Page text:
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Keystone Oaks School District

Implementation of Night to Unite

Parental Engagement





Target group
January 2024
Sometimes it’s just doing something simple. It doesn’t have to be a big, complicated event. Sometimes you just need to open your doors literally and invite people in to sit down and ask their questions.

About the implementation

Middle school can be a particularly hard transition for students and their families. In order for parents, students and teachers to connect, we reinvented the Open House experience to create more interactions and build trust. We also learned that families did not know how many programs we offered. This led to a new event that featured a showcase of after-school activities and community resources.

What did you do in practice?

We listened first to families and learned from parents and students what they worry about when transitioning to middle school. With this info, we experimented and iterated with each event we hosted. We began with a movie night for 5th graders. Then we reinvented the Open House with help from teachers. And, we showcased the after school options, services and learning activities the middle school has available as choices for students.

Why did you do this implementation trial?

For our parents, we wanted them to feel and see that we have as caring and supportive educators at the middle school as they had at the elementary level. And for our teachers and educators, we wanted to help them see our parents as partners and to recognize the value of positive interactions that help build trusting and mutually beneficial relationships between schools and families.


Our family-school engagement strategies related to middle school transition were well-received. Through surveys and informal comments, students and parents shared they felt more connected to the school and felt more comfortable approaching the teachers with questions.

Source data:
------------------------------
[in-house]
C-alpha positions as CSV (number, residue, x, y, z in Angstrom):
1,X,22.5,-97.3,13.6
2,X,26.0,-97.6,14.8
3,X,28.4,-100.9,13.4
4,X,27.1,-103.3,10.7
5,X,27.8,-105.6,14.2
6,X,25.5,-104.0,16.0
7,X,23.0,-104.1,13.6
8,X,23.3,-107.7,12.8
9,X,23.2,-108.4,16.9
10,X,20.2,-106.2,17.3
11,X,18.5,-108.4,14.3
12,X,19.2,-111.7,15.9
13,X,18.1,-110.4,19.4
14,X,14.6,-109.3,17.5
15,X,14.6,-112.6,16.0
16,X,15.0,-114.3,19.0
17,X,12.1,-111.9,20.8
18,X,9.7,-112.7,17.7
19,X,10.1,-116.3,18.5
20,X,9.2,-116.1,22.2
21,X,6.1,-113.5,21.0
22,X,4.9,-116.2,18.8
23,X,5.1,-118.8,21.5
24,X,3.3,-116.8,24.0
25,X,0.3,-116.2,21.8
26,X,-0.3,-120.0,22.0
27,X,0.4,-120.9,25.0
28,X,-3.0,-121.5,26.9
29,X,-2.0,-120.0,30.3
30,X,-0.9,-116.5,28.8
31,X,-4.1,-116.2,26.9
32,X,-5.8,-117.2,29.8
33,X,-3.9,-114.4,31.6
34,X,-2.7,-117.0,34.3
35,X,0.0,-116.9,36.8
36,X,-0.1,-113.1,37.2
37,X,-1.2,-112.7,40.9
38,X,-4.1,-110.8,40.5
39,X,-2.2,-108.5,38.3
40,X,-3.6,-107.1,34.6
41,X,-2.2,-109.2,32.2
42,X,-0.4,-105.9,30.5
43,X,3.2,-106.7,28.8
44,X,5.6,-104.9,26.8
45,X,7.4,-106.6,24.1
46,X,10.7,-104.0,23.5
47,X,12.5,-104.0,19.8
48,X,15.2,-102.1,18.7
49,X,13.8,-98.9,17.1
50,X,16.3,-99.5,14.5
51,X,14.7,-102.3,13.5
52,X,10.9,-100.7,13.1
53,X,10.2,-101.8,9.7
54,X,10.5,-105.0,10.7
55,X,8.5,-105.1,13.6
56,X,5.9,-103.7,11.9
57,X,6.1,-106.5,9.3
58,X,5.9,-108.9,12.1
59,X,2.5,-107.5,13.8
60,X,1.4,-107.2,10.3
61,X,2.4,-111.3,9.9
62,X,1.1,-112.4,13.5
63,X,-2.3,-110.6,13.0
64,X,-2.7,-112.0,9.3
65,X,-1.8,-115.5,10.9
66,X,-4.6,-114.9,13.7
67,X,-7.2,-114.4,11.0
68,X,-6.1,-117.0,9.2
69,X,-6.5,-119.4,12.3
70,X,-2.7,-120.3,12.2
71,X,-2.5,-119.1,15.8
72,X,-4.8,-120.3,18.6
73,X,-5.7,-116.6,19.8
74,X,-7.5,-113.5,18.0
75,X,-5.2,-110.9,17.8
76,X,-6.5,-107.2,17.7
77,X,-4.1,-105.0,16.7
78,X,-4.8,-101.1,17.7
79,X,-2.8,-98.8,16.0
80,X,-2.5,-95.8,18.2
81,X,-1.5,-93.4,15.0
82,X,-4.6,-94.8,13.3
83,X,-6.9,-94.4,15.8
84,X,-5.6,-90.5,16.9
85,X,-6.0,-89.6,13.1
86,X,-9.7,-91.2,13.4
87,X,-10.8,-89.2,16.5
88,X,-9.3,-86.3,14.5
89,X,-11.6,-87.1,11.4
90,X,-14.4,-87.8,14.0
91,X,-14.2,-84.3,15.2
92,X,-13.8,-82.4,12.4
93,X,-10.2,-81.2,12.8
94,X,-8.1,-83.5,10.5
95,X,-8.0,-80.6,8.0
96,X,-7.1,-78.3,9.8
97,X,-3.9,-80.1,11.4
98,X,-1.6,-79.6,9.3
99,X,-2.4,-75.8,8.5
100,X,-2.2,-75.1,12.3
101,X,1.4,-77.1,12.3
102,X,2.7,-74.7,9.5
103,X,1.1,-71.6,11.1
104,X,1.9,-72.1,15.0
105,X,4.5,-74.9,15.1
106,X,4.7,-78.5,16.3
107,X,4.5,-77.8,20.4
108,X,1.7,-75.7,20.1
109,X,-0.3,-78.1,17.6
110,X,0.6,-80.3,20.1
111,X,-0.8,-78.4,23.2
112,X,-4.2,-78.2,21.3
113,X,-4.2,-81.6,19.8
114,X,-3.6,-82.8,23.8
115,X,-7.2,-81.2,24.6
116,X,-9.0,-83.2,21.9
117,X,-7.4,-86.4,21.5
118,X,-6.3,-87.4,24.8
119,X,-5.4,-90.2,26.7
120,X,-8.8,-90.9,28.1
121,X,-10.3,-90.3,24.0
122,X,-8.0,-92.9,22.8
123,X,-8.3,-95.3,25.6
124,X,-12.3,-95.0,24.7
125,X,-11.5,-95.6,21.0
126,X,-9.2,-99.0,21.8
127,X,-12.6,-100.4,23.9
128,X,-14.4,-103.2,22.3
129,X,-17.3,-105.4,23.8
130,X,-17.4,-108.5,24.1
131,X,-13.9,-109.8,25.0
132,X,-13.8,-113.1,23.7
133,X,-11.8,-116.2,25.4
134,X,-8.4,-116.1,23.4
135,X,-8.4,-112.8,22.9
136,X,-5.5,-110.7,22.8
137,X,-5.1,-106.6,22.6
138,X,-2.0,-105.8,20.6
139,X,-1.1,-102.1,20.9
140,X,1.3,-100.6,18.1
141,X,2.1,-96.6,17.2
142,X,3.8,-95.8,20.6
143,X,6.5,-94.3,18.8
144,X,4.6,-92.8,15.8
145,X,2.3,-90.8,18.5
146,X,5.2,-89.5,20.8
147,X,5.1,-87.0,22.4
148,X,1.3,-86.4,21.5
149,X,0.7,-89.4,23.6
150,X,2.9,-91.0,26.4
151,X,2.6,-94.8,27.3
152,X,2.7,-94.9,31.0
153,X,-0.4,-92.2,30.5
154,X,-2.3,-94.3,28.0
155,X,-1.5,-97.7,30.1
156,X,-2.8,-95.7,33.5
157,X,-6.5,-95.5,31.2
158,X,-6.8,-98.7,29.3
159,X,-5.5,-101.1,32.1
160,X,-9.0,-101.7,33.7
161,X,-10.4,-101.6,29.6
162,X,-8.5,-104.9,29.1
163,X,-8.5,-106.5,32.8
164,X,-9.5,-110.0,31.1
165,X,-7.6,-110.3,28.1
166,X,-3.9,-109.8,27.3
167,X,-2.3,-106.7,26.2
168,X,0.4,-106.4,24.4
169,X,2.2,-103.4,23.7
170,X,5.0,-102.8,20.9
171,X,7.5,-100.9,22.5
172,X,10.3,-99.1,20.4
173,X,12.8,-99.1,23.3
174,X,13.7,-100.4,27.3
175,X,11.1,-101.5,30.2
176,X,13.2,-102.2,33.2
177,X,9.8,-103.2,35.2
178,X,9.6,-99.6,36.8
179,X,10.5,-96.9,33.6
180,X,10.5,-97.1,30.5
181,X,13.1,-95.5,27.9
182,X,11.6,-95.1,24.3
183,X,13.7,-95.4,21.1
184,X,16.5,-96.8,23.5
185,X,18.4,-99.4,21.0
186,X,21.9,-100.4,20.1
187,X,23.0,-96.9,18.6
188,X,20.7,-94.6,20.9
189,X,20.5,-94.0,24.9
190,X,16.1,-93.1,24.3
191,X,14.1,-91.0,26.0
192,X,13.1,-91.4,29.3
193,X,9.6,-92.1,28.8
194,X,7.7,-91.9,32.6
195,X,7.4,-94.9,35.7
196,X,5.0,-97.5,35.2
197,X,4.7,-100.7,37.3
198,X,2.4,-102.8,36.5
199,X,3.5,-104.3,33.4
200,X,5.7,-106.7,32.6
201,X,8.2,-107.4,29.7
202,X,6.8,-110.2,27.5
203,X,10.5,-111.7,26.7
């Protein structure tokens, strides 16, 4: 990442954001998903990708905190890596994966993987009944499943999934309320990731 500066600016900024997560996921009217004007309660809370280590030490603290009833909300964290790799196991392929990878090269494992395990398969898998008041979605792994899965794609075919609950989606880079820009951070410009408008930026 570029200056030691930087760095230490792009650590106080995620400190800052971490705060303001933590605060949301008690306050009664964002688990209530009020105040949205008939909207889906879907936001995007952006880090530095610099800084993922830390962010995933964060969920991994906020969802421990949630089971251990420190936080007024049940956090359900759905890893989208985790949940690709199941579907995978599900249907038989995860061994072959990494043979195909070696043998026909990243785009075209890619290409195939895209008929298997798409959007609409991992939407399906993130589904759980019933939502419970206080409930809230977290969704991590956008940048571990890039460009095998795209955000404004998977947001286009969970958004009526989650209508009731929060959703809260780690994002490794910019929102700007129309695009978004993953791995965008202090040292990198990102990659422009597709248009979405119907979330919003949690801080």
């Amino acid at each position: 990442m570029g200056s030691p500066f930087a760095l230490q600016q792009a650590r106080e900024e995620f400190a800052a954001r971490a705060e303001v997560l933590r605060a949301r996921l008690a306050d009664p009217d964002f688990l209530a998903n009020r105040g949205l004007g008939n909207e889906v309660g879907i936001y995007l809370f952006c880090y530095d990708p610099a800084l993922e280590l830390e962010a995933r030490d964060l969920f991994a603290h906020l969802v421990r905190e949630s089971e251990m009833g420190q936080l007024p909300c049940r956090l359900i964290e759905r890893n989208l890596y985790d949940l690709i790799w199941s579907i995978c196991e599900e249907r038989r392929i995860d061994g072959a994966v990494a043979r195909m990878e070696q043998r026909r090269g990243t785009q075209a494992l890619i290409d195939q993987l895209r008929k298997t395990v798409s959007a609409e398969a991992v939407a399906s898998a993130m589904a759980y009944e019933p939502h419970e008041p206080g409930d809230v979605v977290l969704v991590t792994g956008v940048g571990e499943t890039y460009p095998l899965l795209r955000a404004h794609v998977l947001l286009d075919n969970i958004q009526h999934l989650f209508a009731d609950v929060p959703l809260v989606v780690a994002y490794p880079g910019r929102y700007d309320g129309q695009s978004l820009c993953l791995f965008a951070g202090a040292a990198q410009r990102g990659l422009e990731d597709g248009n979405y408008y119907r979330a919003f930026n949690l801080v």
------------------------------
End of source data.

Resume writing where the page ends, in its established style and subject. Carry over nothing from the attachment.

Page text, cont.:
Parents shared they felt more comfortable with the middle school transition.
Students talked about what happened after each event which generated positive momentum.
All the after-school clubs participated to share their activities and how they could help.
New partnerships formed with community orgs as well as knowledge of their resources.
Teachers volunteered to help with each middle school transition event.
Teachers shared ideas on how to reimagine Open House.

Learning Journey

Empathy Interviews
Our team of parents, teachers and administrators conducted empathy interviews to learn more from our middle school teachers and parents. We learned from families that we needed to lessen the abrupt transition to middle school. One of the traditional barriers to family-school engagement is the opportunity for families to actually visit the school. We learned we needed to make the building more accessible to parents. This easy change would grow their familiarity and comfort in the middle school.
Aspirational Statement